Sent by Val Stella | 3:31 PM | 9-17-2007

Who knows if this idea will work, but as the speaker said, isn't it worth a try? One aspect of this program I really liked the sound of was the community-building that happens in the celebratory dinners with PowerPoint programs noting all of the participants' accomplishments. This goes beyond rewarding individuals for their progress in working toward certain goals; this goes toward bringing a community of people together and improving the community's ethos. Call me a dreamy-eyed optimist, but I'll bet this program yields some impressive benefits.

Bringing people together is an excellent way to help people recover. This is what all 12 step programs are based upon, and I don't think anyone can argue with their success.

Sent by Shannon (a former New Yorker now living in Salem, OR) | 3:35 PM | 9-17-2007

I truly appreciate the goals of this program and the idea of trying to set up a system that rewards good behavior.

However, the idea of the government deciding what is "good behavior" is a little bit scary. Frankly, it is also possibly insulting to the people it is trying to help. Personally, I would be a little insulted to have someone telling me what "good behavior" is.

One person mentioned she was rewarded for attending church regularly. While I see the value of attending church, there are many in this country who feel that religion is the root of much of the evil in the world. Why should their money be taken for this type of program?

The other weakness that I see is that the real skill is learning how to determine the relative priority of these behaviors. By having someone else do this for you, it takes that skill away and arguably some of your humanity.

Given that the Chicago program is non-governmental, I think it has a better chance of working. It appears that these folks are getting down in the trenches and working with people to help them improve, not just sitting in an office checking forms and approving checks. Again, I applaud their efforts. I wish them all the best.

Sent by Dave Henning, Chandler, AZ | 5:03 PM | 9-17-2007

As a teacher, I have had low-income parents who not attend parent-teacher conferences simply because they could not afford to miss pay from hourly work. Salaried parents have the luxury of flexible schedules or comp time, benefits that a janitor, welder or waitress usually does not receive. Parent teacher conferences are often scheduled at the most inconvenient time for working parents. This benefit is not a hand out - it is fair.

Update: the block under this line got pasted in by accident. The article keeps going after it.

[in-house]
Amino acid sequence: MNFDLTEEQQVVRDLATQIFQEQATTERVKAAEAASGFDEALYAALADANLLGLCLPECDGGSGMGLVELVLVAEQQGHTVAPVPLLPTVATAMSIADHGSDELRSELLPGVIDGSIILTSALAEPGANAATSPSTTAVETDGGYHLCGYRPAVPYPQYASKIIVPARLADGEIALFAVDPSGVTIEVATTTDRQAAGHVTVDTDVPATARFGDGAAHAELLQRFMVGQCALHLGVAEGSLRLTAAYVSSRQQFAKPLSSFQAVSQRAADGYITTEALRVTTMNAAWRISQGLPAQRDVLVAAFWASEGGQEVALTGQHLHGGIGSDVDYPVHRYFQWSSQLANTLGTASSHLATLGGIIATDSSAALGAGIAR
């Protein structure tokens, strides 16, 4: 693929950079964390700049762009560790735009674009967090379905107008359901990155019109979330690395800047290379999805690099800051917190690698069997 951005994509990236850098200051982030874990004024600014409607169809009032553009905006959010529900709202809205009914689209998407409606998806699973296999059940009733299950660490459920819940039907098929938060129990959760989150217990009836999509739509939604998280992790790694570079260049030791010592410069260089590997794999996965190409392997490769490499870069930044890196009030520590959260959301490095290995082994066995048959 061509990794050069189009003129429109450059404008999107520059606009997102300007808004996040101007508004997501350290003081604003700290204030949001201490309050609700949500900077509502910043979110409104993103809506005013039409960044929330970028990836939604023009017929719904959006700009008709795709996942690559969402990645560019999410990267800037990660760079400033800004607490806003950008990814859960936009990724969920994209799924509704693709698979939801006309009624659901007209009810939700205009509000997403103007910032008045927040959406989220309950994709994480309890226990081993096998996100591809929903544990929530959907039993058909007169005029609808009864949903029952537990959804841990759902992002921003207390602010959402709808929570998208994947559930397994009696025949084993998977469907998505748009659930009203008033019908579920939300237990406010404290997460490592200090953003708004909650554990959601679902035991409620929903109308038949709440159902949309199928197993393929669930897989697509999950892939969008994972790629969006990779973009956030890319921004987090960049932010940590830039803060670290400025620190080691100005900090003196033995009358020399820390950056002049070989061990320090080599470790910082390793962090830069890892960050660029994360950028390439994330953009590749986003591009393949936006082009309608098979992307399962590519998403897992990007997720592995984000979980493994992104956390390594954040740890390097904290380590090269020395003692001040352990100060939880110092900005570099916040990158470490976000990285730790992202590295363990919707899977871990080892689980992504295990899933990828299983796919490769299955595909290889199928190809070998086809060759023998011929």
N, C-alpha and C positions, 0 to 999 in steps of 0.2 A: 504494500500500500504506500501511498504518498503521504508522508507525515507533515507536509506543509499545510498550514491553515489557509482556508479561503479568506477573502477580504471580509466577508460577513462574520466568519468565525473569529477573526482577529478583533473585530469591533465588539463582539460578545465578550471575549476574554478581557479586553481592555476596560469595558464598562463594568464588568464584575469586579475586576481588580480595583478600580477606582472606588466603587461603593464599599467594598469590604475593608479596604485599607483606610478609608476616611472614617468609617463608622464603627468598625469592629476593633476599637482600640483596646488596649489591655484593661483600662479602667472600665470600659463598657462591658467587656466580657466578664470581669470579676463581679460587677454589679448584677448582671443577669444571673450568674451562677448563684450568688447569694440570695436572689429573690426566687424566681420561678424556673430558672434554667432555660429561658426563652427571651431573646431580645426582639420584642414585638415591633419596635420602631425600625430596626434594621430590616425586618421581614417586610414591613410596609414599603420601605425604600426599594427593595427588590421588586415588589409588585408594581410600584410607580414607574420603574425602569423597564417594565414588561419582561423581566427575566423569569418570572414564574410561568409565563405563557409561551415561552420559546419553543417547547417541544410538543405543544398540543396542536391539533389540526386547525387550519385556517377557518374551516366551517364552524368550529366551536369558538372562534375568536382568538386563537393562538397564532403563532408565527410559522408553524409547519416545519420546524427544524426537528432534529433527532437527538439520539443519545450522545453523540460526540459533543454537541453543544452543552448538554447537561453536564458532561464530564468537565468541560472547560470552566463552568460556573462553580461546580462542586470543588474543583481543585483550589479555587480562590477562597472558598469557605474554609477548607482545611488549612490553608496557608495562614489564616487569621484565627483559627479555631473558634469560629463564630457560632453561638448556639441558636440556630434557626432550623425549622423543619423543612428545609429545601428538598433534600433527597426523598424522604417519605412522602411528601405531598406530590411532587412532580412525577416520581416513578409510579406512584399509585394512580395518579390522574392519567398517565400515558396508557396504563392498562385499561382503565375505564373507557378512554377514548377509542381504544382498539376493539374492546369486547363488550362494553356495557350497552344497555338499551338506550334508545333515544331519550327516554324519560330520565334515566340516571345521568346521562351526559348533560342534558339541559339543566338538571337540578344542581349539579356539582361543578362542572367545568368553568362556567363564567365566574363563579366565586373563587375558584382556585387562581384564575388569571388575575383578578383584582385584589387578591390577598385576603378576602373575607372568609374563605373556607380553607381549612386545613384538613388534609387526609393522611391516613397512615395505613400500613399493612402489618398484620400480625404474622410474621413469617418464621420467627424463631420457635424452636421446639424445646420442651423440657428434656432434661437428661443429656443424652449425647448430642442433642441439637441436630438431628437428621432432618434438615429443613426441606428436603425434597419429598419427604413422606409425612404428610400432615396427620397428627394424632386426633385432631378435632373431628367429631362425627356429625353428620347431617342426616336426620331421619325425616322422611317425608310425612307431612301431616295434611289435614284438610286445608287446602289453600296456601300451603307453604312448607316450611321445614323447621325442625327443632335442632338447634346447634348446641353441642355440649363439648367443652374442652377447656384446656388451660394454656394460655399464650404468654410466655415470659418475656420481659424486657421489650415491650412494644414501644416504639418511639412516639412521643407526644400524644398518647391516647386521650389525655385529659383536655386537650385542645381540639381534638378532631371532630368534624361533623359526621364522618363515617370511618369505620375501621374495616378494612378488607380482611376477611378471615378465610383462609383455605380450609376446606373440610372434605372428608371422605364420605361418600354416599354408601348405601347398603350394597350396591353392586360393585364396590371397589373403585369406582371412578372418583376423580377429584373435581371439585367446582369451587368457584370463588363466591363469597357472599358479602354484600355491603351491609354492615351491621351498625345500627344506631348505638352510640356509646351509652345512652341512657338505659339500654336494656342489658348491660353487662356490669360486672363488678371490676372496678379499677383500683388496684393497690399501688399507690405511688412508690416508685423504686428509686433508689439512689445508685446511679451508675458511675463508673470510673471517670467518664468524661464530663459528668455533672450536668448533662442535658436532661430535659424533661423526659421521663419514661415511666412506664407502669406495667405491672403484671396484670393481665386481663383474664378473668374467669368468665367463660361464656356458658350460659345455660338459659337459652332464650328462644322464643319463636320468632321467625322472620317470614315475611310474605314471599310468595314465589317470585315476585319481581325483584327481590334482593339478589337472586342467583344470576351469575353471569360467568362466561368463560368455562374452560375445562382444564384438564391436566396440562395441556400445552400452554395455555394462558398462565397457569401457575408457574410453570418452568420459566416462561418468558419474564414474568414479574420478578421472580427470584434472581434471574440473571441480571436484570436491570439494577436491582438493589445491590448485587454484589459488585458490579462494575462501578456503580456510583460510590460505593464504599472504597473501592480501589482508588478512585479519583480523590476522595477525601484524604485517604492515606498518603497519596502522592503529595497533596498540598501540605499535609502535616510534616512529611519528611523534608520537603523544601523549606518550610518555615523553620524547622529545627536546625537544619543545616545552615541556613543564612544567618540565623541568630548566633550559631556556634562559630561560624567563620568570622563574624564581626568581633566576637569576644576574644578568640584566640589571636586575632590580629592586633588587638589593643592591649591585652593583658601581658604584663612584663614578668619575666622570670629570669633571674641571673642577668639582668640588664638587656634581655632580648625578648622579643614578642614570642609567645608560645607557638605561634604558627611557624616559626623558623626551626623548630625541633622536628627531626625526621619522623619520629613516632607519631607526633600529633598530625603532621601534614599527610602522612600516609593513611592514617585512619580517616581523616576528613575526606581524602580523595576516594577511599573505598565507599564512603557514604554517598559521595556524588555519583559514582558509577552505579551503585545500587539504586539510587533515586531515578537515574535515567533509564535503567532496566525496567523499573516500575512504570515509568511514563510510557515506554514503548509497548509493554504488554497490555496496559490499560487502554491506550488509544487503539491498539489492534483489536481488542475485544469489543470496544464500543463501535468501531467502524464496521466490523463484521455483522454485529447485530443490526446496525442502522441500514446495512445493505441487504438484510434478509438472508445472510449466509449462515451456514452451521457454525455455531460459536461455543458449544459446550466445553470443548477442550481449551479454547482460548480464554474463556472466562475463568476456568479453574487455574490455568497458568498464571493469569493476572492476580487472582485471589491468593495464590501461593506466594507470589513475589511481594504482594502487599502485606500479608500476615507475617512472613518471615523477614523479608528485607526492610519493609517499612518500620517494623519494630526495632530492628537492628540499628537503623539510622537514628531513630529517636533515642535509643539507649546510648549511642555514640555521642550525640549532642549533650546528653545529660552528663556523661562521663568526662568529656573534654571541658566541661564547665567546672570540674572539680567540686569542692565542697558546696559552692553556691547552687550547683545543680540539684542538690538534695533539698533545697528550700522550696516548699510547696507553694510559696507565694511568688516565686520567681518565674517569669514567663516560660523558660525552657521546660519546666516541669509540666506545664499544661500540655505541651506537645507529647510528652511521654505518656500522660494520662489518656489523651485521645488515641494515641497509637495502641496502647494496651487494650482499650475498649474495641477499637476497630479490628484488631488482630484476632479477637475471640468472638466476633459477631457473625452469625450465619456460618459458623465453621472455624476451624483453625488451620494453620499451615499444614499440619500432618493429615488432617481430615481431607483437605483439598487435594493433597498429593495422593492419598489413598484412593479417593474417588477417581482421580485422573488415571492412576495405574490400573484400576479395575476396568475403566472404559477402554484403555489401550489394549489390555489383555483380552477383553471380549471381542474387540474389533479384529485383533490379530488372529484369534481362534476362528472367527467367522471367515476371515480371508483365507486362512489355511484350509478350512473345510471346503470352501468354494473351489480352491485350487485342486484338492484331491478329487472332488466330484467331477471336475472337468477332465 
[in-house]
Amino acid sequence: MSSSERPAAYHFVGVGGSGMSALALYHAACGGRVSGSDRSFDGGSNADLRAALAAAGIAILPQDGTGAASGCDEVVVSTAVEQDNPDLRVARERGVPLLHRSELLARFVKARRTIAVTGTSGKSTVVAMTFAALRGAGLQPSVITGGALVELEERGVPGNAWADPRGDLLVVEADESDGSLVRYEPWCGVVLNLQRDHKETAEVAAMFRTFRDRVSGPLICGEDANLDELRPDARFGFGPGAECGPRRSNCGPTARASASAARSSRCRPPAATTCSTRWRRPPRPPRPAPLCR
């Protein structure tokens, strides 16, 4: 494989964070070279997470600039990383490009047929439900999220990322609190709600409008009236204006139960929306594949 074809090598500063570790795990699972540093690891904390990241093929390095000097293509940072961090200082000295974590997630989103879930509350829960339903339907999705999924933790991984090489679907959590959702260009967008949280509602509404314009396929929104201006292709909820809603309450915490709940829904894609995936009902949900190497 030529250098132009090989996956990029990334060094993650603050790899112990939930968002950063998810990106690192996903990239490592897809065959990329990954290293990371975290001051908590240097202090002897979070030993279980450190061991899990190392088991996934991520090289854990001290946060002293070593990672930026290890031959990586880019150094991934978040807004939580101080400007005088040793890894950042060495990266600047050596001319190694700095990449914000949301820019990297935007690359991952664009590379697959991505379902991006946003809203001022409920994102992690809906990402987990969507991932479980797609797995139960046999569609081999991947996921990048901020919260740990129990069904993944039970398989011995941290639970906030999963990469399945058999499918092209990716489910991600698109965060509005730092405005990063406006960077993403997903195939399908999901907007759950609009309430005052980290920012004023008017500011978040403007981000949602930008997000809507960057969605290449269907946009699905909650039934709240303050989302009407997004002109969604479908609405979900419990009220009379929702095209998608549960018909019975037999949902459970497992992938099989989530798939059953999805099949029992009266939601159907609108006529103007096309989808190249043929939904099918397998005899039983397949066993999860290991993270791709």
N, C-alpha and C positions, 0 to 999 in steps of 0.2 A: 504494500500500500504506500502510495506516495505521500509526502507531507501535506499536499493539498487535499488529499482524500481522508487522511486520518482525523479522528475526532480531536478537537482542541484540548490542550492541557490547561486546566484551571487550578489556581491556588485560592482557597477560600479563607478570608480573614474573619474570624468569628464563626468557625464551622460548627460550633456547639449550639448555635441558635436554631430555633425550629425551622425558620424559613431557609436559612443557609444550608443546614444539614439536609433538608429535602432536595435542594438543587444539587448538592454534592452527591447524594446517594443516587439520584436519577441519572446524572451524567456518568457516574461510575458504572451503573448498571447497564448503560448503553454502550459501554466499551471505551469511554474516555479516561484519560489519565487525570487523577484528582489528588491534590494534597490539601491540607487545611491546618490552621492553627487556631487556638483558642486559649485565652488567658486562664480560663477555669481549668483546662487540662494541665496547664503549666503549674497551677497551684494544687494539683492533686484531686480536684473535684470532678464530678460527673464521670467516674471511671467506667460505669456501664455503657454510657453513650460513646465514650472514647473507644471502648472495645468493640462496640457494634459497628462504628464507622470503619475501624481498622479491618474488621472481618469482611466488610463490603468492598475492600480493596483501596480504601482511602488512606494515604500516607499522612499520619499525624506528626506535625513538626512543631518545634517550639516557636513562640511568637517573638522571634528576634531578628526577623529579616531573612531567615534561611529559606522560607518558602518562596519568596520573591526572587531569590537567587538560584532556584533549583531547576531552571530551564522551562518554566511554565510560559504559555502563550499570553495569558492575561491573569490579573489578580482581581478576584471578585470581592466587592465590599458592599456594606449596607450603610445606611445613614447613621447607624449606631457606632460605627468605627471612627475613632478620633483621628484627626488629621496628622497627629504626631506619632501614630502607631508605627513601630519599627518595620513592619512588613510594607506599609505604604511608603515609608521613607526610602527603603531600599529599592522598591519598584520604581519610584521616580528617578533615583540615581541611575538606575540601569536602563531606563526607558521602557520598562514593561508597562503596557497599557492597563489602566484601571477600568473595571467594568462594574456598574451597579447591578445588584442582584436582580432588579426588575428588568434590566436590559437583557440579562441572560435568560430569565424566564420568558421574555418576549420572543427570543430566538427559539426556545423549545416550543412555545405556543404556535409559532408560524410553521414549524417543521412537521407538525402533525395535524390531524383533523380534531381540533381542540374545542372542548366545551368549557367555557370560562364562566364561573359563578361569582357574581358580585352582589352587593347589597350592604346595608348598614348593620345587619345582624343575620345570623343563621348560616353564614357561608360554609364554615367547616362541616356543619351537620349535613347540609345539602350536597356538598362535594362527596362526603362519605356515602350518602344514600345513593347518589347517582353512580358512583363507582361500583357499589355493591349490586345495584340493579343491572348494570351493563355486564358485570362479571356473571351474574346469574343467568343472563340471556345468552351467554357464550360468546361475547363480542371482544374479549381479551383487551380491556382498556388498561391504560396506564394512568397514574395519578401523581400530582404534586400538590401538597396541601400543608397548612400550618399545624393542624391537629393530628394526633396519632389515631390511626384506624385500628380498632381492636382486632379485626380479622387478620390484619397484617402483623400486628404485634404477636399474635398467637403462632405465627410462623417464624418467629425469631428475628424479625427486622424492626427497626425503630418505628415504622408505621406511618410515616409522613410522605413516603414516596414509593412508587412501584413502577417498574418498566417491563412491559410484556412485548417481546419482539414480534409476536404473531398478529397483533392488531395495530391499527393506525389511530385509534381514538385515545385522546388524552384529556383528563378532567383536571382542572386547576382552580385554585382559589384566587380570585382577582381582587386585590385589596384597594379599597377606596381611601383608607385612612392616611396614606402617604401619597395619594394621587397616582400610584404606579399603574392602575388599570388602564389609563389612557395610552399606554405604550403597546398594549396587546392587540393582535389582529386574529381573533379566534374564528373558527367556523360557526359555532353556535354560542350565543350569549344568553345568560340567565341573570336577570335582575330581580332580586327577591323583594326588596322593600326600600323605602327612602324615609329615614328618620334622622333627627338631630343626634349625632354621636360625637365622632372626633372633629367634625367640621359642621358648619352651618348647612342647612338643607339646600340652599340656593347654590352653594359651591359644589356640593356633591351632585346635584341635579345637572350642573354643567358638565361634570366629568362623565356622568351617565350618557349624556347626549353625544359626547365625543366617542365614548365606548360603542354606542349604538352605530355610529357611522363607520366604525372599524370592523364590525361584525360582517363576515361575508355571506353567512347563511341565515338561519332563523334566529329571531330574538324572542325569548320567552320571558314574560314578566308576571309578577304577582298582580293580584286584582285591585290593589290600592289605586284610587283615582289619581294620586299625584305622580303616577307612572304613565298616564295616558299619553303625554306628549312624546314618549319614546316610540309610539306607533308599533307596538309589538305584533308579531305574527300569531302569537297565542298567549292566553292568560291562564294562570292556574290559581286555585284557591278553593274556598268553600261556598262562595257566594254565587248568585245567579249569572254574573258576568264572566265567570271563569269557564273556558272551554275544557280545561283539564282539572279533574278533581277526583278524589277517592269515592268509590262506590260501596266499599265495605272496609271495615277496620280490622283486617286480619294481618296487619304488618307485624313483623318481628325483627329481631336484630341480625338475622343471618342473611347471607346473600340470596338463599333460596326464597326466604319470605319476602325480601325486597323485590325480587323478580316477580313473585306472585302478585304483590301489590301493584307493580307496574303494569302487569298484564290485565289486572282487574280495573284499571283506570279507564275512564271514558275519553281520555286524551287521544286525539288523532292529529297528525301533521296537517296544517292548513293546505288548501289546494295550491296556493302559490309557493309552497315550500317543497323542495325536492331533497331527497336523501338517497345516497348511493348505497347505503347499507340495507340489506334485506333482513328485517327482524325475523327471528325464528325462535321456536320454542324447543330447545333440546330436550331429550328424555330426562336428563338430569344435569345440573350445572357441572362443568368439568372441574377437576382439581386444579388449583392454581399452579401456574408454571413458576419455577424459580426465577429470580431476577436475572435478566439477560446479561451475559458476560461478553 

Sent by Beth | 6:24 PM | 9-17-2007

I was working on a task, only half paying attention, when I thought I heard Diane Clark compare encouraging low-income people to participate in activities with a long reward horizon to instilling good dental hygiene in a toddler.

I mentally rewound the tape, and yep, I'm pretty sure that's what she said.

I think programs like this miss the point that there are significant barriers to the middle class that can't just be overcome with proper motivation and willpower.

Linda Gibbs herself said, it's really hard to get parents to attend parent-teacher conferences when it means forgoing wages. Well ... duh? The parents NEED those wages to feed the family. It's not optional. How does she see the fact - parent needs to work, skips conference - and yet not seem to understand that the parent doesn't have a choice?

I agree with the caller who said the city is just throwing money at the problem without trying to understand it.

Sent by Inkiewiz | 8:23 PM | 9-17-2007

Those who reccomend birth control as a solution have never worked with this population. Poverty does not imply that these parents do not love their children. Poverty makes being a good parent very difficult.

I would suggest the incentives be based on outcomes at different levels. Also the incentives have to be easy to administer or else the cost of the administrative costs would be horrific.

Sent by reader in Missouri | 12:38 PM | 9-27-2007